In a previous article, we introduced the fact that one of our largest growing populations is that of the “Baby Boomer” generation (those born between 1946 to 1964). As the Boomers get older, they become susceptible to many of the emerging dirty tricks that exist on the Internet. Phone scams, lottery scams, tech support scams, and a host of other frauds have existed for years. The scammers have adapted by finding new ways to become convincing.
As detailed in a recent copy of the American Association for Retired Persons (AARP) magazine, the scammers use one technique where they gain access to a victim’s bank account, "mistakenly” add money to the account, and then process the “correction,” effectively robbing the victim. This is a new, brazen approach that was previously non-existent.
Speciously Improved Statistics
While we would like to think that the Boomers would be wiser of and more cautious to such tricks, data provided by the Federal Trade Commission (FTC) indicates otherwise. The sobering finding is that people between the ages of 50 and 69 suffered the most frauds in 2017. While the numbers are moderately “improved” for that age group in recent reports, one reason is because the earlier members (those born 1946-1951) of the Boomer generation are now in the 70+ age group. What’s worse is that, as with all crimes, many fraud victims remain silent for a variety of reasons, so the numbers may actually be higher.
A Hidden Danger
While the warnings about financial fraud are usually centered on big-ticket money-makers such as the banking scams, there are other scams for more patient fraudsters. While the profits are much less than some of the more common scams, this is of little comfort to the victims.
Magazine subscription fraud is a scam that uses multiple methods to target victims.
The scammers will contact a person, claiming that a magazine subscription will be cancelled unless it is renewed. This cancellation notice may arrive by snail mail, a phone call, or even an email. Another tactic used by the scammers is to claim that they can consolidate all the subscriptions for a lower rate than paying for them individually.
The scammers will accept all forms of payment, including recurring payments that are set up to automatically withdraw the money from a victim’s bank account. This is particularly nefarious, as it can go unnoticed and remain undetected. I know this scam from personal experience, as my mother was scammed this way for hundreds of dollars a month. Who would ever consider asking their mother, “Hey Mom, can I take a look at your checkbook?”
While one may wonder “who subscribes to magazines anymore?,” it should be noted that the magazine subscription scam is relevant enough to warrant the attention of the FBI, which is seeking information to find out more about victims of this scam. Most recently, 60 defendants were charged with pilfering $300 million dollars from victims over a 20-year period. At face value, this may not seem like much, but if split evenly, that is $250,000 stolen by each defendant. While this “slow-drip” method may take more time than the more lucrative ransomware attacks that are so popular, it is not a bad payday for sitting around defrauding consumers.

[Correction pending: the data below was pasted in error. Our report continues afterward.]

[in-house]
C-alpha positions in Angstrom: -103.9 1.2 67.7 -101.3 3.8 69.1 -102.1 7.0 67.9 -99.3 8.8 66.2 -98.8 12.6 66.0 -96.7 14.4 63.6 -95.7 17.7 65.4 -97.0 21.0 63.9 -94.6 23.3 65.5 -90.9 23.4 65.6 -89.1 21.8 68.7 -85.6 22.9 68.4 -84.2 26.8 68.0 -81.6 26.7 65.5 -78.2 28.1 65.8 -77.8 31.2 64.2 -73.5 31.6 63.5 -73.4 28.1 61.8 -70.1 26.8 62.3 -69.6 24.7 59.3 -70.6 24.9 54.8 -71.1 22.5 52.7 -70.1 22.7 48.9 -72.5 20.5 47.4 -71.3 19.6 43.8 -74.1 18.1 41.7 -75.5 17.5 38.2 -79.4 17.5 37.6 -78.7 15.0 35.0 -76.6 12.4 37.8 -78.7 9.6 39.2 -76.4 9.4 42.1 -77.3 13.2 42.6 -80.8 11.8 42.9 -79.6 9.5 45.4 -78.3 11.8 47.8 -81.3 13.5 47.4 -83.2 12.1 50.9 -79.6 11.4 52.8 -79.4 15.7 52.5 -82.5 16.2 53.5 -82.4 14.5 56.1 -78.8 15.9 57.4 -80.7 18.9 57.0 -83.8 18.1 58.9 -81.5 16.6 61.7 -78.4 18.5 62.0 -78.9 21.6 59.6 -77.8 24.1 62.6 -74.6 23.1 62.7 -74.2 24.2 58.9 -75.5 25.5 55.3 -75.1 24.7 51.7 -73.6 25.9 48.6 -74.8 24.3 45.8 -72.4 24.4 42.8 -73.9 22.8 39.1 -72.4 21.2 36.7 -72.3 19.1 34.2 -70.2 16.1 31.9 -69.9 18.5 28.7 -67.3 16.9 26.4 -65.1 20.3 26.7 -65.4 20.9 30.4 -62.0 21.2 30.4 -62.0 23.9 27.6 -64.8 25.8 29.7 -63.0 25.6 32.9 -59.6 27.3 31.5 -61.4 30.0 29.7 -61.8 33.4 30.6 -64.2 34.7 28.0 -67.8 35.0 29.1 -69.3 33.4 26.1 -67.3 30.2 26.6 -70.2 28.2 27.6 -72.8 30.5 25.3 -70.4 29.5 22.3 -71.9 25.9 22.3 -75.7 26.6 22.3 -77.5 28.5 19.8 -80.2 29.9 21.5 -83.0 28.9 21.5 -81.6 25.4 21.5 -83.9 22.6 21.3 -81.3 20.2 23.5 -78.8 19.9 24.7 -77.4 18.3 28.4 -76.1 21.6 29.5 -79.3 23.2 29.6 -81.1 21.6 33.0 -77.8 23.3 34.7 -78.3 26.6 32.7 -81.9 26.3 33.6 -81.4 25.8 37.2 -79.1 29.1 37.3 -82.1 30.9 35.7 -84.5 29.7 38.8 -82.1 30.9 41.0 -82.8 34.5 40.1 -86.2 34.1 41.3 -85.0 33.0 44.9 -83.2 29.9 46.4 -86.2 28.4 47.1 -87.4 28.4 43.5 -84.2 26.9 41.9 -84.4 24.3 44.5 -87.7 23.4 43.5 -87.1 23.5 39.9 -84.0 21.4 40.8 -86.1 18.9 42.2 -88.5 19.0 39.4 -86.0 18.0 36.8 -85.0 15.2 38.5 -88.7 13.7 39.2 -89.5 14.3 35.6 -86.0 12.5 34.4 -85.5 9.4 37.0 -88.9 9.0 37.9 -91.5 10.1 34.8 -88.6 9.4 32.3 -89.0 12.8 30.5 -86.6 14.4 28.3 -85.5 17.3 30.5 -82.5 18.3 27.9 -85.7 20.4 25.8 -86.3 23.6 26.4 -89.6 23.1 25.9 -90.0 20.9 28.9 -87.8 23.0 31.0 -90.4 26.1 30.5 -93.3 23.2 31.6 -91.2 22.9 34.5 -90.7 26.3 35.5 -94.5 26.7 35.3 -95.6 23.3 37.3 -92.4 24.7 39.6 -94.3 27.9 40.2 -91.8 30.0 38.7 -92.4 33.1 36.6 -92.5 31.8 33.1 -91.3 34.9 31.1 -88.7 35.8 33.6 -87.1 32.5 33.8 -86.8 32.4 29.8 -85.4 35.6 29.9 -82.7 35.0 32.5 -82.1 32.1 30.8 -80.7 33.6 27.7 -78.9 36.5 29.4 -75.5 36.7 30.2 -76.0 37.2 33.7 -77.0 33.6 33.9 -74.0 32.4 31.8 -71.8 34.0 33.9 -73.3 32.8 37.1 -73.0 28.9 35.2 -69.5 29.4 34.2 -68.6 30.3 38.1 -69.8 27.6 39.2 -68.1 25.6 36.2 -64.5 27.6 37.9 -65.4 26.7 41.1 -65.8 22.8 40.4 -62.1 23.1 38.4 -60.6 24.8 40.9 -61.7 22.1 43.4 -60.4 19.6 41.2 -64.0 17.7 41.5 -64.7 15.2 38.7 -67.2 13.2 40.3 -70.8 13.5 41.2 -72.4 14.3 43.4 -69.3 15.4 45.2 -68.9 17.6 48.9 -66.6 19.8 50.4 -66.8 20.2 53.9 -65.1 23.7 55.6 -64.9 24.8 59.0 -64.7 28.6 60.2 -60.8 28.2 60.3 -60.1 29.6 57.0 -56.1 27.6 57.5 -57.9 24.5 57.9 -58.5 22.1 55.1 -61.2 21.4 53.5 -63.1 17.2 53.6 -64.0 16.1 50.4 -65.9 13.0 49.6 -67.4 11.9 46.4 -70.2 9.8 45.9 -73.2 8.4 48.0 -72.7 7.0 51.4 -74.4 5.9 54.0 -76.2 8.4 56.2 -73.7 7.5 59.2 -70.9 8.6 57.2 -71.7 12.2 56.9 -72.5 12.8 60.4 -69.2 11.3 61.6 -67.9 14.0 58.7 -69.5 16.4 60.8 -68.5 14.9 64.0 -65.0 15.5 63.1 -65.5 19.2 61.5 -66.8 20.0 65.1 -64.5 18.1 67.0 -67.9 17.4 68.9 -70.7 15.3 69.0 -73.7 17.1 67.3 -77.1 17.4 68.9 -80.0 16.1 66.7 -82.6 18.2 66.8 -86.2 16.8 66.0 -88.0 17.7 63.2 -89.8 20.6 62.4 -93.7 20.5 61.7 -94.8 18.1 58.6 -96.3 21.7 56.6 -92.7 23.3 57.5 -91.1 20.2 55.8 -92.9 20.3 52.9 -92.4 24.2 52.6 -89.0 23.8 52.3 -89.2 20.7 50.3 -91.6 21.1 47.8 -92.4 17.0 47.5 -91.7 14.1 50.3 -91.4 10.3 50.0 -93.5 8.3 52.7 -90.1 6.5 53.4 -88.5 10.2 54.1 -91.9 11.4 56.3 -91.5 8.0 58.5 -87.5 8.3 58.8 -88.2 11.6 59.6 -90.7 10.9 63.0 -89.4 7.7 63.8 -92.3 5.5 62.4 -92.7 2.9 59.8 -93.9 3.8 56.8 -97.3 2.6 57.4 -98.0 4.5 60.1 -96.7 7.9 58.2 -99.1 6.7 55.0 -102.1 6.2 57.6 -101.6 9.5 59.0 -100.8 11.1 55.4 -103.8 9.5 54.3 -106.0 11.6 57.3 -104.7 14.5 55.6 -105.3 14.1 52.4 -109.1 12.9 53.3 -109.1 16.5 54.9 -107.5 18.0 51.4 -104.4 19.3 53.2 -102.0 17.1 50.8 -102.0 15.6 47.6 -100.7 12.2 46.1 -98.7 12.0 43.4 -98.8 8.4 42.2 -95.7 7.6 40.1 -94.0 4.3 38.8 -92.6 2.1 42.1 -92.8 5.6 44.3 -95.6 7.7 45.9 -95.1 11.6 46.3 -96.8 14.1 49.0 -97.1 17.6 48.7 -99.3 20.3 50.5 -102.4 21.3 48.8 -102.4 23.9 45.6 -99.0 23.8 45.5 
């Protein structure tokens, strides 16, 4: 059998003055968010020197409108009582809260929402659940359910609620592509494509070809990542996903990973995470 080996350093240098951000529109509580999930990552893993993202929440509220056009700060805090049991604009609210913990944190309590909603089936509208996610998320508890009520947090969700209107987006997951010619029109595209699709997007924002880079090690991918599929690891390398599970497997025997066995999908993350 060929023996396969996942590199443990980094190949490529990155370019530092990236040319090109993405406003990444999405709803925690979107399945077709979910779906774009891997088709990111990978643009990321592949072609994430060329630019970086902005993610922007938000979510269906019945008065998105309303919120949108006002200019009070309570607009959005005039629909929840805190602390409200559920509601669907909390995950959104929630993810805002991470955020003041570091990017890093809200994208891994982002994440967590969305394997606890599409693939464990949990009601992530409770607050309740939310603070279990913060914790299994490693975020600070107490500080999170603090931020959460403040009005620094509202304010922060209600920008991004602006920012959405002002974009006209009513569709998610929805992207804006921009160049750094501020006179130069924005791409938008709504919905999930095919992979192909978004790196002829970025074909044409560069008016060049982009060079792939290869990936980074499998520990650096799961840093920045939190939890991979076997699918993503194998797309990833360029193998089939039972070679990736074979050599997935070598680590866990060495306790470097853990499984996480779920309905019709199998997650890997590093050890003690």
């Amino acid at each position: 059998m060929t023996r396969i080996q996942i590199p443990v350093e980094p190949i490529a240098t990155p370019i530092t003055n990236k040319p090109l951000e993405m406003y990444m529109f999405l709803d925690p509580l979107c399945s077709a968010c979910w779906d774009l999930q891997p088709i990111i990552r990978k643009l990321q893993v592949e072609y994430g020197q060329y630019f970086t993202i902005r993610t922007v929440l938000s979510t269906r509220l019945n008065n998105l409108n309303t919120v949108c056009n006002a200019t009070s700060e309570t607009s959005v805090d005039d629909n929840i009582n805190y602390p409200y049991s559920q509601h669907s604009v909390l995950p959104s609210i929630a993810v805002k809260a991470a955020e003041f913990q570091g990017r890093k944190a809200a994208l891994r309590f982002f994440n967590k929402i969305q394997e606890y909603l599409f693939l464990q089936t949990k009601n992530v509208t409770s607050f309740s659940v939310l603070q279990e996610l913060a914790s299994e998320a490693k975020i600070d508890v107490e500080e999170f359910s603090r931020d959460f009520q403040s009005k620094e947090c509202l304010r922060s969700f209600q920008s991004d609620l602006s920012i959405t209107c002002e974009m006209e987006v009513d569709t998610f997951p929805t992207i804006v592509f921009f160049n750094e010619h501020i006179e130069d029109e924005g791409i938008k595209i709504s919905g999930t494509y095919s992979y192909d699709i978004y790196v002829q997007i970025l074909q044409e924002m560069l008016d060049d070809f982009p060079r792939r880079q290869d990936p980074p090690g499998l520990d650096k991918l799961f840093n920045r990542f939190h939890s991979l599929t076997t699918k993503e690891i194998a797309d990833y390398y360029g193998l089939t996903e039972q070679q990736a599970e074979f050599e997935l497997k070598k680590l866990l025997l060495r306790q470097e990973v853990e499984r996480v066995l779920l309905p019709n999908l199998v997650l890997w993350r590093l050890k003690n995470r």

Protecting Yourself and Others from Magazine Subscription Fraud
One way to protect against this type of scam is by simply checking the mailing label that appears on any printed magazine that you receive. As shown in the images for two subscriptions below, any legitimate publication will show the expiration date for that subscription.
Another way to protect yourself or a family member from magazine subscription fraud is to let the actual subscription expire. You would be surprised at how aggressively the legitimate publisher will contact you to renew the subscription. The publisher will also have access to the other numbers on the sample labels shown above, so you can compare the numbers to that on the subscription renewal notice to make sure that they match, ensuring that you are renewing with the authentic subscription provider.
Never consolidate or accept any offer to consolidate your subscriptions. Not only are most of these “services” fraudulent, but even the few legitimate ones will not save you much money and are much harder to unravel if you want to unsubscribe from a particular magazine under that consolidated subscription.
Previous blogs in this series
- Protecting a New Vulnerable Population on the Internet
- Protecting the New Most Vulnerable Population – The Grandparent Scam
Editor’s Note: The opinions expressed in this guest author article are solely those of the contributor, and do not necessarily reflect those of Tripwire, Inc.